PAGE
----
BOSTON -- With a different bat and a brace on his right thumb, second baseman Dustin Pedroia returned to the Red Sox's lineup Tuesday night at Fenway Park against the Orioles.
Pedroia, who has a torn adductor muscle in his right thumb, had not played since May 28.
Pedroia went 0-for-3 with two strikeouts, but he delivered a run on a sacrifice fly in Boston's 8-6 loss in 10 innings.
Pedroia's said that his thumb felt fine. However, he joked that an overjoyed David Ortiz almost gave him an all new injury after Jarrod Saltalamacchia tied the game with a two-out, two-strike homer in the bottom of the ninth.
"My thumb was great. The only problem I had was when Salty hit the home run, David elbowed me in the face," Pedroia said. "I think he knocked me out. That hurt, man, but my thumb was good. I've just got to get used to the guard and getting my timing back a little bit. Other than that, I felt fine."
Pedroia felt more comfortable with the brace as the game went on.
"I'm just not used to it, but my last few at-bats I felt more comfortable," Pedroia said. "I was seeing the ball better, my timing was better, so build on that tomorrow and try to do something to help us."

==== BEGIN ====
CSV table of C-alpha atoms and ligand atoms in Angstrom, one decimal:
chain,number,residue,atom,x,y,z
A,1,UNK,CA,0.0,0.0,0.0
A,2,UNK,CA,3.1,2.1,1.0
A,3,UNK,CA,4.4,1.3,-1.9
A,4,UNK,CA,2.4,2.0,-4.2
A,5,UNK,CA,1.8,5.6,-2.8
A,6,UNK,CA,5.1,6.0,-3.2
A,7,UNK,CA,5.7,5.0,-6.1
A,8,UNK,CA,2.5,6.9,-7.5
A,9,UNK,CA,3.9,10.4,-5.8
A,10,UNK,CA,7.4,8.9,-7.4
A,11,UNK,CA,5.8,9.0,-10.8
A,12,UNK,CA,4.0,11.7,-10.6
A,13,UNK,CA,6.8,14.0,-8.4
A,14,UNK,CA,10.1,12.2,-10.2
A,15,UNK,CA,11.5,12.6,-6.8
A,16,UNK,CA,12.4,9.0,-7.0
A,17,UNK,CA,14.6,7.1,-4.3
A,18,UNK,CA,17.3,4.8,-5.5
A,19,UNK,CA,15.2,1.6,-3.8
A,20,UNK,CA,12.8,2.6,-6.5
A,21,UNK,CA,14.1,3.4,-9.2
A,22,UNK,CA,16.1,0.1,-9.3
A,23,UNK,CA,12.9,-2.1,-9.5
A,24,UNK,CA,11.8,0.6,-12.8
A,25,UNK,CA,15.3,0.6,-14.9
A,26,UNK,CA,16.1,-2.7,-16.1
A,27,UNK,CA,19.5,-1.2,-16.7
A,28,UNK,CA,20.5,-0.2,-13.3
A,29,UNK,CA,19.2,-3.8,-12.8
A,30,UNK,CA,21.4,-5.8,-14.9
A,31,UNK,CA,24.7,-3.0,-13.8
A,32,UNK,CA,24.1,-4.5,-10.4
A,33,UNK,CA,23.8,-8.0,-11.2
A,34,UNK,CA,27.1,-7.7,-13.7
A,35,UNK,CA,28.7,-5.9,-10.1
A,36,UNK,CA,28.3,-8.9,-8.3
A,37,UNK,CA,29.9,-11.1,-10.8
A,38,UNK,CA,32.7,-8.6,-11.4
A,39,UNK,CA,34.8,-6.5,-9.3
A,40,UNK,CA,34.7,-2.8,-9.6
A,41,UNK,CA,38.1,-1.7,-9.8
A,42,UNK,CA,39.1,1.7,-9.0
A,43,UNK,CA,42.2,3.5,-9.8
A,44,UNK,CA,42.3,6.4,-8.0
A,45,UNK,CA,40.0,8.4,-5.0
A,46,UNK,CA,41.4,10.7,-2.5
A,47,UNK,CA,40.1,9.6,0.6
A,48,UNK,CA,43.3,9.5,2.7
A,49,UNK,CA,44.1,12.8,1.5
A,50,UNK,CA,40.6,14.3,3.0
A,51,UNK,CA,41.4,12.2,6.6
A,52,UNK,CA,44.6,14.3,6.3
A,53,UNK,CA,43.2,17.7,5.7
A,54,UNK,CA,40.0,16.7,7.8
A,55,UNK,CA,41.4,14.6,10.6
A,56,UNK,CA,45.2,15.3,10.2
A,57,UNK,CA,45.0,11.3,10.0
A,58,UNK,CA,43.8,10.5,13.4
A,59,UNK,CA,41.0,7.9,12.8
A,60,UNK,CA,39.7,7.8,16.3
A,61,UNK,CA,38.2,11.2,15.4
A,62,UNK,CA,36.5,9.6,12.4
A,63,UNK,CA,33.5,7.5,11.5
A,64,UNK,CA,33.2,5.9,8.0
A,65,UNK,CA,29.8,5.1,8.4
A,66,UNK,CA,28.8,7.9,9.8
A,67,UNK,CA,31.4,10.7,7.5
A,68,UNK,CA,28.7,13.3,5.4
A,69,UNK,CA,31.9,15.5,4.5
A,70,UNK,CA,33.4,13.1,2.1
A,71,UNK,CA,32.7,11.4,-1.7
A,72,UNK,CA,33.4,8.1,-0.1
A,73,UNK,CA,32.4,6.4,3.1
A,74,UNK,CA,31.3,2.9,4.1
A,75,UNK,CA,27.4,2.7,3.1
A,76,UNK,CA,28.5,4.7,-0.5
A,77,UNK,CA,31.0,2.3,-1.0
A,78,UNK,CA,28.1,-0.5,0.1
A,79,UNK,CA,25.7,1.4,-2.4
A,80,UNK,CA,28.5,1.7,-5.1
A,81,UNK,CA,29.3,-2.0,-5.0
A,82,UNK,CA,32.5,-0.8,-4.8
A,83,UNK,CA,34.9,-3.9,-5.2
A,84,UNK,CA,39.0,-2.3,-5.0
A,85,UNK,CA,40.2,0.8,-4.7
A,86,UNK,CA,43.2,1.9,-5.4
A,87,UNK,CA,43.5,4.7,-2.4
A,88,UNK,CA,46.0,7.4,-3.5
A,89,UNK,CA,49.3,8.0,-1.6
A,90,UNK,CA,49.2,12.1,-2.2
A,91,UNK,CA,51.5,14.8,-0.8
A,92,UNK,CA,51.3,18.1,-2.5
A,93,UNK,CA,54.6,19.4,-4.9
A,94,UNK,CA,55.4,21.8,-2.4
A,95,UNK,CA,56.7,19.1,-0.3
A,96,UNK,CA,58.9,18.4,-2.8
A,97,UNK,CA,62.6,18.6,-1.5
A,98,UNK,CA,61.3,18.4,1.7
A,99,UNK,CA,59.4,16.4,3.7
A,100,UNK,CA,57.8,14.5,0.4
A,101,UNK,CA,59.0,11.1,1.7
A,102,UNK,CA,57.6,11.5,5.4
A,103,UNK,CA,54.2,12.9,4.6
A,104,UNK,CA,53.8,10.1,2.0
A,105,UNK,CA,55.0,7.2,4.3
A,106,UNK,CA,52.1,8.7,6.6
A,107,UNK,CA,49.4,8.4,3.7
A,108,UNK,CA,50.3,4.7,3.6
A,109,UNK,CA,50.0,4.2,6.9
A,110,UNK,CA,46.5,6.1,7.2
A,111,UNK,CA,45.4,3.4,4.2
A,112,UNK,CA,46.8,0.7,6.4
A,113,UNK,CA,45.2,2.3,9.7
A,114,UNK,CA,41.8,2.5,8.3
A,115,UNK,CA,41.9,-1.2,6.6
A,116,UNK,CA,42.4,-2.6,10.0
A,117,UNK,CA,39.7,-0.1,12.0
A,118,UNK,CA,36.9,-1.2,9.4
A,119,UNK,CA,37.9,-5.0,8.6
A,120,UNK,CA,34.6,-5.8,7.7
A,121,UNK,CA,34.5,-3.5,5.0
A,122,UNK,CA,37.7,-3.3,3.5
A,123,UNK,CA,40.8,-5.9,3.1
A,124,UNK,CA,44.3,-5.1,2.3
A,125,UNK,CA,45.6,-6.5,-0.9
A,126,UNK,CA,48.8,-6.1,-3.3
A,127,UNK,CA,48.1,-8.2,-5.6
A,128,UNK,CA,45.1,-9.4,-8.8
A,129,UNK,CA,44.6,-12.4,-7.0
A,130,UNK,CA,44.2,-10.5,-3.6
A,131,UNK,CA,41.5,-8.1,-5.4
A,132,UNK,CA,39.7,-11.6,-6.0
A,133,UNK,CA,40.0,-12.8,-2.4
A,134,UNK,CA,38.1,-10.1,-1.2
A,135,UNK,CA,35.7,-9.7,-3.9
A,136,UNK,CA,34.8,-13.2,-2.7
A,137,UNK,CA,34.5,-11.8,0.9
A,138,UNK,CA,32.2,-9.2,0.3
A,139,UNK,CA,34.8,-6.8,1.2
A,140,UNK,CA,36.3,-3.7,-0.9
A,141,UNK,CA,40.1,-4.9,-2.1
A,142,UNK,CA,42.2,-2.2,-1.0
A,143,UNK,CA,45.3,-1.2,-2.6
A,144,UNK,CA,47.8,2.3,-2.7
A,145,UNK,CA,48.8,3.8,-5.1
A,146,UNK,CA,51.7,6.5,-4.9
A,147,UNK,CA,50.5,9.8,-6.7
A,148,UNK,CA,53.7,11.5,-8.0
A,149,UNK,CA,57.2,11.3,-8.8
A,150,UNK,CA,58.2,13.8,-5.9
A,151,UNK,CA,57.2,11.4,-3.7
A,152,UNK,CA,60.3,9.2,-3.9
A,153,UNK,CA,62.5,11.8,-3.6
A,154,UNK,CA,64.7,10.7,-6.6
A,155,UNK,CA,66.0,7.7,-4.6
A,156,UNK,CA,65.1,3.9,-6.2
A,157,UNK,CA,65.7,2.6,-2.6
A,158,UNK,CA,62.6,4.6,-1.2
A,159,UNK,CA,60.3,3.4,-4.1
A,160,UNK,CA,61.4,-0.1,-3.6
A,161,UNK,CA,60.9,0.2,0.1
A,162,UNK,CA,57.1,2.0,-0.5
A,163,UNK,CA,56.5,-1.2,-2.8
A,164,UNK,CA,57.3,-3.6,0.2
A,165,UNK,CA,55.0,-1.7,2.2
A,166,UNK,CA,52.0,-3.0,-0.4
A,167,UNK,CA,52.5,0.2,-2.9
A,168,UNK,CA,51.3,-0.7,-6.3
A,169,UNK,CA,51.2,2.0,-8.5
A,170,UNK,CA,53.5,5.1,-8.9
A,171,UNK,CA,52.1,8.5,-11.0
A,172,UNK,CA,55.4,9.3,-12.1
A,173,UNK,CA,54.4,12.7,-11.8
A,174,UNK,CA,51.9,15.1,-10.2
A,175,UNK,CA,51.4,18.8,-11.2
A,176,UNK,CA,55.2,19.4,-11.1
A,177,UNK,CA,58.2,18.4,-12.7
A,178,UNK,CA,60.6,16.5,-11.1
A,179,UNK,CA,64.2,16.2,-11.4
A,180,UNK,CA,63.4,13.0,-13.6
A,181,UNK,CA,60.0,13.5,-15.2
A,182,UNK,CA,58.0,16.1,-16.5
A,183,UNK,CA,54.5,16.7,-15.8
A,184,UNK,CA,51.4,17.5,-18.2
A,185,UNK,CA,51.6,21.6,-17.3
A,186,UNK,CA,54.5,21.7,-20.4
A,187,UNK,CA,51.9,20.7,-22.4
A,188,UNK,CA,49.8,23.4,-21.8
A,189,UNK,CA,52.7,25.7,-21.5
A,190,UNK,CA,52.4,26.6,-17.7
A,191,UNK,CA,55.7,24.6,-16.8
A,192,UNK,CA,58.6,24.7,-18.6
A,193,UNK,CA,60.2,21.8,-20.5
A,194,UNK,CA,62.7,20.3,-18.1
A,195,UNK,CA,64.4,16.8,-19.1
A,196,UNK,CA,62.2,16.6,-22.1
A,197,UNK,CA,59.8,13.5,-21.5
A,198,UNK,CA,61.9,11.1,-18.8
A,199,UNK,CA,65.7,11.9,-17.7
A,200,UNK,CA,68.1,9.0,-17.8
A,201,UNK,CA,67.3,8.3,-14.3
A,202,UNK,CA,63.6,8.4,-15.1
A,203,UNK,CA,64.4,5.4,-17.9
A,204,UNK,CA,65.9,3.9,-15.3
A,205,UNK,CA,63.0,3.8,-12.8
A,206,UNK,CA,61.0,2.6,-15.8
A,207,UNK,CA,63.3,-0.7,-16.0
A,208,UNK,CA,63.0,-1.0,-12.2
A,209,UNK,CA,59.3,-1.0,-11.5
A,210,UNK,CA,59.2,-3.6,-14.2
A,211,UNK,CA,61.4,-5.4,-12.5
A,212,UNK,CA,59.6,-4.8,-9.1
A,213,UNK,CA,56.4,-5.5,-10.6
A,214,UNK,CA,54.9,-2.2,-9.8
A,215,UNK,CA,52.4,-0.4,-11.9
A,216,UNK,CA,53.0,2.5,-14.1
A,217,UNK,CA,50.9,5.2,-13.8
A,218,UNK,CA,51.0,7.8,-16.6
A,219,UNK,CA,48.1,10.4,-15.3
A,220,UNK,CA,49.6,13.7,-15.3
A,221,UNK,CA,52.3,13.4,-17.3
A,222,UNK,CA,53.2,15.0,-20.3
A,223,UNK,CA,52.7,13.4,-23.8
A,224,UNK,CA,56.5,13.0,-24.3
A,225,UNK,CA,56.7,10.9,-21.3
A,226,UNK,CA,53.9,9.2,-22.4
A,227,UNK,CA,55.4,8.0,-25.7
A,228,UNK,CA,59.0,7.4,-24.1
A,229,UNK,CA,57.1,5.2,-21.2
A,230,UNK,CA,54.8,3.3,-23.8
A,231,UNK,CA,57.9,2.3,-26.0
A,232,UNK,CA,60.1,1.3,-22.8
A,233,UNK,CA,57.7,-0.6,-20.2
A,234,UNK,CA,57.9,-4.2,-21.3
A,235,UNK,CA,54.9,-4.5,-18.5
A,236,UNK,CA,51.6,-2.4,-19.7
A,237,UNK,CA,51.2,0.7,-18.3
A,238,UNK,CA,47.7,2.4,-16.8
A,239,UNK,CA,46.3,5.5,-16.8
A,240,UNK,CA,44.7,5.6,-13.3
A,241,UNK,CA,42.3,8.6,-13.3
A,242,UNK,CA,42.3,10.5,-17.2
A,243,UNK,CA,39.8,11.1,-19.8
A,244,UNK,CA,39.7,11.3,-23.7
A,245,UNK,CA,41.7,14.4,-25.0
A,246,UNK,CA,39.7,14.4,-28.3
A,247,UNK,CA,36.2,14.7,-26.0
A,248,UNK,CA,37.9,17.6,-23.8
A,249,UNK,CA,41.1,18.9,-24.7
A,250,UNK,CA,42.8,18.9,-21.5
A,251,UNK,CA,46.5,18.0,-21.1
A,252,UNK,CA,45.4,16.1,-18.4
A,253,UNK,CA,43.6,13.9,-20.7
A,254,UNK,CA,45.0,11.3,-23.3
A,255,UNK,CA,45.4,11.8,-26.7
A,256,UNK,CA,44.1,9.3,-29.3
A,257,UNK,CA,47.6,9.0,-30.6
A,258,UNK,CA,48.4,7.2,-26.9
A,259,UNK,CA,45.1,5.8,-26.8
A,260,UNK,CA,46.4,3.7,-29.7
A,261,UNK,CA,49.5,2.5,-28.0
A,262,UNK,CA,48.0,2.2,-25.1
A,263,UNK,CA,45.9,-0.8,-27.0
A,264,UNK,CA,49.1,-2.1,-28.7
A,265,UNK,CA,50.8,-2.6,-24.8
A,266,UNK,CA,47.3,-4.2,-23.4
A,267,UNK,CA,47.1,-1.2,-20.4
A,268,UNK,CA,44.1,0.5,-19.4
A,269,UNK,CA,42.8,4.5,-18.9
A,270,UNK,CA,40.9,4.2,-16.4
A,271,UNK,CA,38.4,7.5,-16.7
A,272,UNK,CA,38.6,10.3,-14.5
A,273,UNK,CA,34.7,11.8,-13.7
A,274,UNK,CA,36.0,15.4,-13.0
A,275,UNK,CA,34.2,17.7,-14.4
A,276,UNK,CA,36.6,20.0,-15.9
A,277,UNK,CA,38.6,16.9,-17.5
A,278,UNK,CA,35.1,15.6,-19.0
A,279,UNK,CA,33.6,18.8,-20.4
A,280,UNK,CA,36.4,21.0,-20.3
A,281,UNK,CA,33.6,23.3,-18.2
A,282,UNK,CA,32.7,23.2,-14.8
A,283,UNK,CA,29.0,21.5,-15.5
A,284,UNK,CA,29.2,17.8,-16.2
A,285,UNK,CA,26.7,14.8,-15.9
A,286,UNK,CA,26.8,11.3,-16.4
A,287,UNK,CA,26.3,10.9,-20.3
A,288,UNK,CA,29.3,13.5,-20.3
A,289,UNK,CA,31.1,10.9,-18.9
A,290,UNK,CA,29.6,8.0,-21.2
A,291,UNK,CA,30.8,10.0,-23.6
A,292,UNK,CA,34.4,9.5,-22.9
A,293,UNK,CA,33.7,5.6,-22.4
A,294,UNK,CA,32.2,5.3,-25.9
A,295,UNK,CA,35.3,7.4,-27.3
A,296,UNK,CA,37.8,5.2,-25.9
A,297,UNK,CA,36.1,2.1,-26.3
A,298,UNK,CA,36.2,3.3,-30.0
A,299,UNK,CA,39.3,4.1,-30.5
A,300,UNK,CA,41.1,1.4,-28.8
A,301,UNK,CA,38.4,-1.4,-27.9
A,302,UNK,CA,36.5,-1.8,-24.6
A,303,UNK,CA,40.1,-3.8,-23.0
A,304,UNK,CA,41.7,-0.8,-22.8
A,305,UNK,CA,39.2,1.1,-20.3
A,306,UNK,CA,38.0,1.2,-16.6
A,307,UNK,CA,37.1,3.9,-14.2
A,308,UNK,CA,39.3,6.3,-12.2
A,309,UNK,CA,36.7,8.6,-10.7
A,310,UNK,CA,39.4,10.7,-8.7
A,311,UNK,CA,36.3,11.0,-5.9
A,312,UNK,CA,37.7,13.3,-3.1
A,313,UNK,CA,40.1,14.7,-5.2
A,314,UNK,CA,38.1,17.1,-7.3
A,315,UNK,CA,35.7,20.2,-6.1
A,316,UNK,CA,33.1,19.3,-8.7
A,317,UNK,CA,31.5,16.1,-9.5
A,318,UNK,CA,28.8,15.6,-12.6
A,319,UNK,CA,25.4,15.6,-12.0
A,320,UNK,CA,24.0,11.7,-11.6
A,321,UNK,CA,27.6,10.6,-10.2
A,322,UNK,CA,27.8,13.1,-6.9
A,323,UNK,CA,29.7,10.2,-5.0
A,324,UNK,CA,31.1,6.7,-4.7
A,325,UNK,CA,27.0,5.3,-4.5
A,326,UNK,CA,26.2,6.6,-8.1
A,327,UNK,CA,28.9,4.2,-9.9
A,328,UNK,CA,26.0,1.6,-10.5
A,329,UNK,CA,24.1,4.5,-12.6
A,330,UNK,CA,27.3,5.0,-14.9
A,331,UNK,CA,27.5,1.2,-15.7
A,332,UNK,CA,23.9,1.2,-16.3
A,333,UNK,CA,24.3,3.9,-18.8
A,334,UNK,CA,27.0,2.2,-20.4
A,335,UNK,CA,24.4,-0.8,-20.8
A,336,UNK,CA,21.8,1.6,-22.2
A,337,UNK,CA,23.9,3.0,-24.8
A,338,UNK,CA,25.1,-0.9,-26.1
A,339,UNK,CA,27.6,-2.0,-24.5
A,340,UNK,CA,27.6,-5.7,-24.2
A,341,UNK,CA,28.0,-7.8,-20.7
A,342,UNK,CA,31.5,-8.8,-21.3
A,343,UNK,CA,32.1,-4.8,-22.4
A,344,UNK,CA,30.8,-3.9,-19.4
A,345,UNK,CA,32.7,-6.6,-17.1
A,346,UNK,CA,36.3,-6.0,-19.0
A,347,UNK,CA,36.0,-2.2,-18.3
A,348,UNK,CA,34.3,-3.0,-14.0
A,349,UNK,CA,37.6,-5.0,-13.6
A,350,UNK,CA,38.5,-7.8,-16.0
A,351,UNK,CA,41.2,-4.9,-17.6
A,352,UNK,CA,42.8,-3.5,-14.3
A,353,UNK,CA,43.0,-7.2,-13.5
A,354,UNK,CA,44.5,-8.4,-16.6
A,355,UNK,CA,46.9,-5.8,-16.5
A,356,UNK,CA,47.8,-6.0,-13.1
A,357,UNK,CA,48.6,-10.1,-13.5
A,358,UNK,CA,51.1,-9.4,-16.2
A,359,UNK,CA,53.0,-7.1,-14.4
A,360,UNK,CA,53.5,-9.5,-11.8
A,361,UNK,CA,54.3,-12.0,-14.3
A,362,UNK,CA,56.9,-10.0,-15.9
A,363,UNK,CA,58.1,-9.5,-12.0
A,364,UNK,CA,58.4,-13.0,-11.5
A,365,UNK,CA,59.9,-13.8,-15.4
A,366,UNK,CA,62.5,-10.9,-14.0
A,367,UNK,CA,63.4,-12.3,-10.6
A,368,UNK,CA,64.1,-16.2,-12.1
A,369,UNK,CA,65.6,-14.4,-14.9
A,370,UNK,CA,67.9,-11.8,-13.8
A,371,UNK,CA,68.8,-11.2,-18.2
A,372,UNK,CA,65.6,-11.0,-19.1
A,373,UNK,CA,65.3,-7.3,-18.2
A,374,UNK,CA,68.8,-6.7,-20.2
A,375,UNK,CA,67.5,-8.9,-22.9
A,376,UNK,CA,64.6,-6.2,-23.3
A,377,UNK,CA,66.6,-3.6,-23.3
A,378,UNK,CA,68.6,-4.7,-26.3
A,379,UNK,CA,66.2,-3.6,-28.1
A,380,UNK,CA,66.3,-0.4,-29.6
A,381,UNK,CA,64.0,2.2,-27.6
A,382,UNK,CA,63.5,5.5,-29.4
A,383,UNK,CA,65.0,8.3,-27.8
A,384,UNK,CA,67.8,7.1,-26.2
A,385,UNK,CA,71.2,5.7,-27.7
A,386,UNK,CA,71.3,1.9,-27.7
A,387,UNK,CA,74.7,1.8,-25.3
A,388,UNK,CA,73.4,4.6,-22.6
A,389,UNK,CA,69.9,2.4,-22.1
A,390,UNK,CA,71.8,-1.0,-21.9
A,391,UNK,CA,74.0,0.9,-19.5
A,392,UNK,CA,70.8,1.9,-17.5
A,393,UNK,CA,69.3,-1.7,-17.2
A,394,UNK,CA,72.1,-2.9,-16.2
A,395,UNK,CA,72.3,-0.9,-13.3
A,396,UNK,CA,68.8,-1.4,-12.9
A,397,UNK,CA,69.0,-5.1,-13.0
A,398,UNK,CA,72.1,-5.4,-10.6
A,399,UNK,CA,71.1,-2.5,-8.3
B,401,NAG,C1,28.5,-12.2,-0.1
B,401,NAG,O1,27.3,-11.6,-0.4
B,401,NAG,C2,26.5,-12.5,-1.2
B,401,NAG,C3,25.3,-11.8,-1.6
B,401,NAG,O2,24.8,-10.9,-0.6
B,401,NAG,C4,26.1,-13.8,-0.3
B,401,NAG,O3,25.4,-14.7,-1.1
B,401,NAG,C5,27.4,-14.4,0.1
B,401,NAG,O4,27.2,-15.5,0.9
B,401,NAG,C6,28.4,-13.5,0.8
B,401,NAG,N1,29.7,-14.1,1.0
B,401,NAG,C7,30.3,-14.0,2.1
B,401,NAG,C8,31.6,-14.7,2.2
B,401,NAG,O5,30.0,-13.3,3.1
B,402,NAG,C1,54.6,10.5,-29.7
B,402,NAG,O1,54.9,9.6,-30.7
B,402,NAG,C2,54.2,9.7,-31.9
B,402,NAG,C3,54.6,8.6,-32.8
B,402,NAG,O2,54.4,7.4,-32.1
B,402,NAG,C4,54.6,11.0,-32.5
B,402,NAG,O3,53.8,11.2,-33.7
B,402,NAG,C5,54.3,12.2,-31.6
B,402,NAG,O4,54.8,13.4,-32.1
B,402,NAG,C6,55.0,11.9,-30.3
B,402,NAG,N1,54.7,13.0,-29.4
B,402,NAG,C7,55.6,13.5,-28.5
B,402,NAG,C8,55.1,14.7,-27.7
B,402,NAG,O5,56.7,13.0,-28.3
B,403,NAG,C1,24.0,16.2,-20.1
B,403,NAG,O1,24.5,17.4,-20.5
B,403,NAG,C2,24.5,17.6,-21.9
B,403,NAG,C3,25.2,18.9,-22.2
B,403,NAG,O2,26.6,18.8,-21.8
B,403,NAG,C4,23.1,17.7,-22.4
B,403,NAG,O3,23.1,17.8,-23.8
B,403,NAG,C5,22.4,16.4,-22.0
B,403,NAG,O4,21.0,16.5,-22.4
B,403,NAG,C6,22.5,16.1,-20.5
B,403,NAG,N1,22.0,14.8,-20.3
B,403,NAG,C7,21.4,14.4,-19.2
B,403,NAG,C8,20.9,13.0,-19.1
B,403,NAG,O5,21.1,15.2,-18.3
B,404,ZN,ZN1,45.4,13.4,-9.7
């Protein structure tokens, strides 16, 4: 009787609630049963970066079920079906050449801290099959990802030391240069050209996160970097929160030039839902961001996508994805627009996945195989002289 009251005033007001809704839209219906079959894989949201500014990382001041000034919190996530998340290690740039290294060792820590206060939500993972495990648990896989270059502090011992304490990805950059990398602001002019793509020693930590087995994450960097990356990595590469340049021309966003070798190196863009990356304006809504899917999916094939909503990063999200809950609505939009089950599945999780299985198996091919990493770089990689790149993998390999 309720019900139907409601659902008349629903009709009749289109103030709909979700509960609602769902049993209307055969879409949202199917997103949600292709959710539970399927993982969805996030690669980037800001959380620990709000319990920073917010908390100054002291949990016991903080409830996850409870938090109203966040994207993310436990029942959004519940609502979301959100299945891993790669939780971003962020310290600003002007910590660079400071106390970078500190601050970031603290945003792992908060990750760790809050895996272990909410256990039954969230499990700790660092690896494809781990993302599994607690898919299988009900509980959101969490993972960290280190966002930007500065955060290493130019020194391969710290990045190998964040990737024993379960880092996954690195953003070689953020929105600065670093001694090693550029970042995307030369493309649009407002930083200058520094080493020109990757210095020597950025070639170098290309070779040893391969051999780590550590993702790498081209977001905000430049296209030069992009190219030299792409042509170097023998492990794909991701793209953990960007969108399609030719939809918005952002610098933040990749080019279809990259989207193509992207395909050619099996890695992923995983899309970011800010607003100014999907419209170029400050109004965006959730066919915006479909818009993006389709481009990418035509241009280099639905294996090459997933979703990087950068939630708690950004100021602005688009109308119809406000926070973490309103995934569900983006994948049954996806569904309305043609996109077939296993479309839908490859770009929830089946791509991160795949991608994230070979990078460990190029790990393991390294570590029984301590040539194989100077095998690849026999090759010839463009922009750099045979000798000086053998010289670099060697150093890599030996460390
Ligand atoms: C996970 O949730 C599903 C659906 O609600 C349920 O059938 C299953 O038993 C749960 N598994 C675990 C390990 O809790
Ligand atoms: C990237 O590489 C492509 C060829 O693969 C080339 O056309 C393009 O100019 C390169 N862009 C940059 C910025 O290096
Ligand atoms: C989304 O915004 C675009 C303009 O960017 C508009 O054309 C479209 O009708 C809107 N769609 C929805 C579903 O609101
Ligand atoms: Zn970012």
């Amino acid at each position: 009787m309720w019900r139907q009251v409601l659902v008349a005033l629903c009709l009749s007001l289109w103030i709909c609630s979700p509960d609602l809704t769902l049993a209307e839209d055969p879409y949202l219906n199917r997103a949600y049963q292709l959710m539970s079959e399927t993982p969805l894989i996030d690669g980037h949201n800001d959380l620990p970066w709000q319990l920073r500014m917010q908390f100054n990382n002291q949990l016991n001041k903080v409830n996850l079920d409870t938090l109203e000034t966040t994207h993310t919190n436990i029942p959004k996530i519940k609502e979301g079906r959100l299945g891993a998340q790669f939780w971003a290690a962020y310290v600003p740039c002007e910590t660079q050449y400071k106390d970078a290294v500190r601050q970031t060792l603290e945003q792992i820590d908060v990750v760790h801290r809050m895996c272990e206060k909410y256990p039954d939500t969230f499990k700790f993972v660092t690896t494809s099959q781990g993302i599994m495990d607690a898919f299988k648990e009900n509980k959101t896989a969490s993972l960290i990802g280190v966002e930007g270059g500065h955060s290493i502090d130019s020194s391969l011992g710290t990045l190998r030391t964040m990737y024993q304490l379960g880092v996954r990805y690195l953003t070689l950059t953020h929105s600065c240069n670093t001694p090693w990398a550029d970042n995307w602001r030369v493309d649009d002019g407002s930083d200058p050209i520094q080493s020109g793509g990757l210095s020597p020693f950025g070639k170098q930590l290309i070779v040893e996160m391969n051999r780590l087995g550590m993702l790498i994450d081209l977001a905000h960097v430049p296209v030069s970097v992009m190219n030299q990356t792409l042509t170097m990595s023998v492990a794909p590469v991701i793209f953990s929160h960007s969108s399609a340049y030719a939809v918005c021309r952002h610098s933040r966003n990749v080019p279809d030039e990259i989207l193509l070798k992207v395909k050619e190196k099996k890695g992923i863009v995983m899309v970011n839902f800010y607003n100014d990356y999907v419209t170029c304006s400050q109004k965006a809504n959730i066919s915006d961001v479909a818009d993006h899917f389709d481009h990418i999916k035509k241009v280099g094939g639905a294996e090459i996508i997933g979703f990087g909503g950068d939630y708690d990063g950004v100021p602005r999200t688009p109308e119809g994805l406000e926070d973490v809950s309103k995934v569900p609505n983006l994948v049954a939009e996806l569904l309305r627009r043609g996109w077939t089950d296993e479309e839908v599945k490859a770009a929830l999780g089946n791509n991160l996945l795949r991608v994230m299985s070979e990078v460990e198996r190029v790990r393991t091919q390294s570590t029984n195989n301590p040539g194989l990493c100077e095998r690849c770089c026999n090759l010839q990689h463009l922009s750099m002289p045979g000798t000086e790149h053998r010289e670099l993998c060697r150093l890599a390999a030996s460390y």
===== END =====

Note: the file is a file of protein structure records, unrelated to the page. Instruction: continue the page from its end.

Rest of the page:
How long does Pedroia anticipate wearing the brace?
"Hopefully [just] a few more weeks," he said. "Some balls got in on me and I didn't really feel it. We faced some pretty good pitching tonight and it was a good test for my thumb, but it was fine."
Pedroia's not using a maple bat in the meantime, because he said that lessens the force it puts on his hands. The brace was put together nearby at Newton-Wellesley Hospital.
"They did a great job with it and they formed it to my bat," Pedroia said. "I'm using a little different model bat, not using maple so I don't have any impact on my hands. Making some switches and hopefully it works great."
Ian Browne is a reporter for MLB.com. Read his blog, Brownie Points, and follow him on Twitter @IanMBrowne. Evan Drellich is a reporter for MLB.com. Follow him on Twitter @EvanDrellich. This story was not subject to the approval of Major League Baseball or its clubs.